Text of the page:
This was long before the advent of cassette tape recorders (now obsolete) so we recorded our loud songs on an Ampex reel-to-reel tape recorder and sent the one-of-a-kind tapes to Warner Brothers and Columbia Records so we would be discovered and made famous and have beautiful wonderful girlfriends who wanted to have sex with us day and night while maintaining their brilliance and creativity and innocence.

We had one gig before (The) Joy Ride broke up. The gig was a battle of four bands in a cavernous high school gymnasium. We were awesome, yet we lost the battle. The only possible explanation for our defeat was that the airheads didn’t get where we were coming from. Our one stalwart groupie said we reminded her of Jimi Hendrix and The Byrds rolled into one. No wonder we knew we were fantastic.

Embittered by our rejection by the airheads, I joined forces with a guitar player and wrote eleven amazing songs. We recorded our masterworks on that same reel-to-reel tape recorder and sent the tape to A&M Records because a friend of ours had a friend who knew someone’s friend’s cousin or uncle who worked there. Maybe the tape got lost in the mail, but more likely the record company airheads just didn’t get where we were coming from. In any case…

Fast-forward forty-five years. Having just produced two new CDs, I have been questing for likely DJs at likely radio stations to send our music to, my goal being to send forth a hundred packets, each containing our CDs and a heartfelt handwritten letter aimed at a specific DJ. So not Jazz is my collaboration with the aforementioned patient wife Marcia, her exquisite cello improvisations elevating our jazzy instrumentals and songs into the sublime, while 43 short Piano Improvisations is my solo adventure in musical haiku.

Whilst pursuing those rare DJs who might be open to music from the likes of us, I have visited over a hundred public radio station web sites and scrutinized several hundred DJ profiles and play lists. As of this writing, I have sent out sixty-seven packets and gained three DJ fans: one in Fort Collins, Colorado, one in Worcester, Massachusetts, and one in Astoria, Oregon. They have each played a tune or two of ours, and promise to play more. We are, in a word, thrilled.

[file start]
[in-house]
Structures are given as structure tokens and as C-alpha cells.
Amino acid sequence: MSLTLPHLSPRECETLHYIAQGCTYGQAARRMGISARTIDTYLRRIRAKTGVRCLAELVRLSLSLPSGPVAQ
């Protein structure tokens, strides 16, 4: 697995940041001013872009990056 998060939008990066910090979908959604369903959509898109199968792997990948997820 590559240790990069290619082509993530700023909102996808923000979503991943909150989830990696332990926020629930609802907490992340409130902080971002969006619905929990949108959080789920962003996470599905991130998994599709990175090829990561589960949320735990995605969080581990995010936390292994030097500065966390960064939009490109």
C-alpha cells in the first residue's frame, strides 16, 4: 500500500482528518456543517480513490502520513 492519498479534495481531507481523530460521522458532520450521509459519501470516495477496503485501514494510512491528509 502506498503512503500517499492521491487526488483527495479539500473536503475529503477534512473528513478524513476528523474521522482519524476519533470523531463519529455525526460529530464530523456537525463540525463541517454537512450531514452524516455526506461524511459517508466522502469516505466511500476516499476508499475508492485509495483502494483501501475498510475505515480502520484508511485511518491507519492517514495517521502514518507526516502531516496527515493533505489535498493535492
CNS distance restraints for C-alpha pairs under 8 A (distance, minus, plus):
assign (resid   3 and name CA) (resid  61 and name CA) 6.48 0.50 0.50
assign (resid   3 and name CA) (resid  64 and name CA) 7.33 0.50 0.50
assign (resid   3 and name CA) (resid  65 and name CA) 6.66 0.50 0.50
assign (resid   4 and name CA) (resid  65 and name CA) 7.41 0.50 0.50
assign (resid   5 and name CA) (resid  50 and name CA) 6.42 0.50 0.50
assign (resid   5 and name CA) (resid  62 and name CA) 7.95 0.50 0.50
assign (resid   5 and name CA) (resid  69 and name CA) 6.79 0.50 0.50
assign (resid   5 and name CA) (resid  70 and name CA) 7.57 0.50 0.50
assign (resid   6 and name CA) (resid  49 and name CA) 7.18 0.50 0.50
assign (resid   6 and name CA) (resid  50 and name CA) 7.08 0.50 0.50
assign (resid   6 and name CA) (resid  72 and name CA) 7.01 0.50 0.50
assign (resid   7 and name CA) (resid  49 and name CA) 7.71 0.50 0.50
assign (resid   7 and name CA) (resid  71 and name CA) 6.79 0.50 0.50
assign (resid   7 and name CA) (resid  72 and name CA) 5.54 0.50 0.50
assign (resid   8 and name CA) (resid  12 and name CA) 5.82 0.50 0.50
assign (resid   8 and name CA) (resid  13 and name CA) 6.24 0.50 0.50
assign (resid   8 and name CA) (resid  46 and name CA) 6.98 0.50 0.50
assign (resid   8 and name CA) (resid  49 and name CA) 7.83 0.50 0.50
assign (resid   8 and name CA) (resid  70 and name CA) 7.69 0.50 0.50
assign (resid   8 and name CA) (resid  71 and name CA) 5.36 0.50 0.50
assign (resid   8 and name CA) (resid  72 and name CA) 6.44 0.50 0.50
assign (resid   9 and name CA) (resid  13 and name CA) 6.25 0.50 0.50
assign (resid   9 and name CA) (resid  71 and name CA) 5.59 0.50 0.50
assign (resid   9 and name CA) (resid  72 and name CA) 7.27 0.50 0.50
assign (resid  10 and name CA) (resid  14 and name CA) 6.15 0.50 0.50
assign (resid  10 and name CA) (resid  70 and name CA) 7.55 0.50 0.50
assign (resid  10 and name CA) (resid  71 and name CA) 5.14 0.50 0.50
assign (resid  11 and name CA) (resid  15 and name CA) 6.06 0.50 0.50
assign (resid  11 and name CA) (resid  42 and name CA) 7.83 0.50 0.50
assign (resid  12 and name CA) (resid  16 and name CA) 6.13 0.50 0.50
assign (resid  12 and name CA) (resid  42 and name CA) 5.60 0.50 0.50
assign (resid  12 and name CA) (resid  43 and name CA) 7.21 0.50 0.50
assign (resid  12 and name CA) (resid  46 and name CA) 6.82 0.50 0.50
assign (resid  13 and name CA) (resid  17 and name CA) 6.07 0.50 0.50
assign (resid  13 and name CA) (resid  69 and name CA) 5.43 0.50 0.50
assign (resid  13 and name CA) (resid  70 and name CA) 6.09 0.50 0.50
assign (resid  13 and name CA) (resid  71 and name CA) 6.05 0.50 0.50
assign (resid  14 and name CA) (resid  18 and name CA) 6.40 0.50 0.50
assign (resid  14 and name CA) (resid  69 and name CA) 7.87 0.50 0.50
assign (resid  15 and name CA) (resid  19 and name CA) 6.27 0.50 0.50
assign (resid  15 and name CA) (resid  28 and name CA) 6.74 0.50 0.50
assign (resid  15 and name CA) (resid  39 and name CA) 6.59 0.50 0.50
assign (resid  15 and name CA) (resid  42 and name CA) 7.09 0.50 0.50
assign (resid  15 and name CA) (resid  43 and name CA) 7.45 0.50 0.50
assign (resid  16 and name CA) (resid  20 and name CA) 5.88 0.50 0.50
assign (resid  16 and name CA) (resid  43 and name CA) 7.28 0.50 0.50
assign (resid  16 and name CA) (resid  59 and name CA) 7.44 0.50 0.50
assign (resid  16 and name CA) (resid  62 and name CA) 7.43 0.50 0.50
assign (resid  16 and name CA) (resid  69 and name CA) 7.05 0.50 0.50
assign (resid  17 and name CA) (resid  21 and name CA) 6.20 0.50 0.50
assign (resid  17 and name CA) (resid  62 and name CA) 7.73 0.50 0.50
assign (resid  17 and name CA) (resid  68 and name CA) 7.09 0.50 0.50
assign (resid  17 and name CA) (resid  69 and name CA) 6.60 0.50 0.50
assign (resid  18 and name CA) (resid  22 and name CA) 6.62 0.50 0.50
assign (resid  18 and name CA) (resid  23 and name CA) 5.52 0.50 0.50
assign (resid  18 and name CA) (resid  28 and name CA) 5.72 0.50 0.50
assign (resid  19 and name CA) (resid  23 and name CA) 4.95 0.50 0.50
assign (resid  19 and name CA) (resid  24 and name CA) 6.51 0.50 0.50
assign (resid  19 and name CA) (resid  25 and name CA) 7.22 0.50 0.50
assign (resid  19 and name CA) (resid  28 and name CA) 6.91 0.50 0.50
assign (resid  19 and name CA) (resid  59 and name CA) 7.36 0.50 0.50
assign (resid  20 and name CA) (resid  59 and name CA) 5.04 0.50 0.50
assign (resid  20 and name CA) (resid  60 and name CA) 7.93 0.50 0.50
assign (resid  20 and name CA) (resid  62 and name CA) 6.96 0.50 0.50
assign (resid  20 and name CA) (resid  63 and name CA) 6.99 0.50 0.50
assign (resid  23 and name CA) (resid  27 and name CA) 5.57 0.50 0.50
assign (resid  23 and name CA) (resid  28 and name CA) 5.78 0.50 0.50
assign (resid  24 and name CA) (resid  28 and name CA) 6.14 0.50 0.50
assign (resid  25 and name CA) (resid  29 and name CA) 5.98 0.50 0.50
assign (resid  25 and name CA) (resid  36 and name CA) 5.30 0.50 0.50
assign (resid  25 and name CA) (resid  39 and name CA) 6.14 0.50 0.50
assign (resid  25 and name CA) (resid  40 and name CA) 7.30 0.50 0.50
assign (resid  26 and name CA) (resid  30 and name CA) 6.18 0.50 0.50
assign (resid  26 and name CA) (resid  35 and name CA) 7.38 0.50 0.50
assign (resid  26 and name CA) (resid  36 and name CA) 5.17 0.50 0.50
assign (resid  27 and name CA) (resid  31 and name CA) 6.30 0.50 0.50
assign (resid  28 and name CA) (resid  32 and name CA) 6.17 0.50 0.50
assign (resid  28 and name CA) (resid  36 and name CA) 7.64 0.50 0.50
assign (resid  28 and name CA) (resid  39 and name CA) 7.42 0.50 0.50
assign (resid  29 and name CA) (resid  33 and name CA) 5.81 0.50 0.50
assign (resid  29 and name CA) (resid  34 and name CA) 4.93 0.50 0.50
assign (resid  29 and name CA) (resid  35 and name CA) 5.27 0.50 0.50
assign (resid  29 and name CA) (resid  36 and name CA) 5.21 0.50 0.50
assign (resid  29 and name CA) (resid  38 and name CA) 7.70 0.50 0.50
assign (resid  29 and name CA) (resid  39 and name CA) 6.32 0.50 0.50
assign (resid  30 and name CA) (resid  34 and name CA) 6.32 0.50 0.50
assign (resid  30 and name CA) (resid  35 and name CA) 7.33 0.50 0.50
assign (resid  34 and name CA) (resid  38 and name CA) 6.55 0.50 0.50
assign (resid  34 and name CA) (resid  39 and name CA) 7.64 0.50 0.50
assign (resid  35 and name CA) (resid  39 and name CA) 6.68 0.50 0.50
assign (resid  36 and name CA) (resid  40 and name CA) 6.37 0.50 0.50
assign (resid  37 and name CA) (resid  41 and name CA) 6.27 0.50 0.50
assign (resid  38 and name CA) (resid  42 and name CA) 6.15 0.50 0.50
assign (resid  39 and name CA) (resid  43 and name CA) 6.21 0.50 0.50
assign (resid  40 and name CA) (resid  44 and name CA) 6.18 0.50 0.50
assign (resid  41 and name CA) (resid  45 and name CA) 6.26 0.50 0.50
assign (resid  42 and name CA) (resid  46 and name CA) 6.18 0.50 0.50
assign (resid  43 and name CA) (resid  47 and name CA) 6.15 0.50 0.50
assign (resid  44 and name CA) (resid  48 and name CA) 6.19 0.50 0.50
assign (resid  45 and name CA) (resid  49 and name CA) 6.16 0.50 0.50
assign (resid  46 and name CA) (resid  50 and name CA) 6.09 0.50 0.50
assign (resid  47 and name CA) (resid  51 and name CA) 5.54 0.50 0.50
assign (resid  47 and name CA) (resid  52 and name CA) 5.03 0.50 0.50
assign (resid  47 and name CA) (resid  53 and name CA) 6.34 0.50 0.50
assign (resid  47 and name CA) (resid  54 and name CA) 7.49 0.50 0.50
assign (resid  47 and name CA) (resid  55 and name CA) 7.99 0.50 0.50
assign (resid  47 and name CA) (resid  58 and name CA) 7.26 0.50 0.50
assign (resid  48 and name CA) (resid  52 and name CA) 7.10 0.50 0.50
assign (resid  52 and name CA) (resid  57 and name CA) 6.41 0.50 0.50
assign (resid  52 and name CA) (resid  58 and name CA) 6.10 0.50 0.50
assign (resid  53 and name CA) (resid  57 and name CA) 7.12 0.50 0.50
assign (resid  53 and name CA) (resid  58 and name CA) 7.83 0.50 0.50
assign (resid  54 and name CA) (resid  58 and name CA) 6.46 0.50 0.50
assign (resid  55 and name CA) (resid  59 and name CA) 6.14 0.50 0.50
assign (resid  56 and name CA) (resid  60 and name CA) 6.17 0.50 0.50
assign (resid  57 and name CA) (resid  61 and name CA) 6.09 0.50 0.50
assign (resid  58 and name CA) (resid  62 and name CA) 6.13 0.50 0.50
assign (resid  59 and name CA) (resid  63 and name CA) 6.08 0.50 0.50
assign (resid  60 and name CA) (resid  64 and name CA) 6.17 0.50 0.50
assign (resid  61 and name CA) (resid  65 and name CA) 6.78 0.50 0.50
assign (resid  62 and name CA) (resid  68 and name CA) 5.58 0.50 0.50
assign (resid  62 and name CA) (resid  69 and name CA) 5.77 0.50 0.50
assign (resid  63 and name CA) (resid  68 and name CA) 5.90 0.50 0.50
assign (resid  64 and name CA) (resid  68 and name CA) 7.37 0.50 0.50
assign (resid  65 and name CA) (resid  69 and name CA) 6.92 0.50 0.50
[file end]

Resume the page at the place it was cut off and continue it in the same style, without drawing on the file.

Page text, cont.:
As a result of my copious research, I have learned that if a radio station is an NPR (National Public Radio) affiliate and airs All Things Considered, they will probably be a kind of public radio Clear Channel with canned programming and zero interest in independent artists. But if a station airs Amy Goodman’s Democracy Now, there is a fair chance they will harbor one or more zany, curious, eclectic programmers. And then there are the entirely student-run college stations. I do not intend to approach any of these stations until our hip-hop metal reggae album Dread Metal YoYo is ready for release.

Movies and Plays

“Television has raised writing to a new low.” Samuel Goldwyn

John Simon is the author of my favorite one-sentence film review. In response to the movie Tommy, he wrote in Esquire, “Anyone who has anything good to say about this movie has nothing to say to me.” I feel this way about nearly all the American movies I’ve seen in the last thirty years, and that is because I have not been programmed to digest contemporary theatrical offerings.

Contemporary movies and theatre in America are now entirely conflated with television, the essence of which is physical and psychic violence, emotional superficiality, sexism, the deification of morons, verbal abuse disguised as humor, and non-stop brainwashing. Because I ceased watching television in 1969, the programming of my brain has not kept pace with the changing cultural mores. Thus contemporary American plays and movies, even those purported to be brilliant and deep and meaningful, almost always strike me as trivial and/or toxic.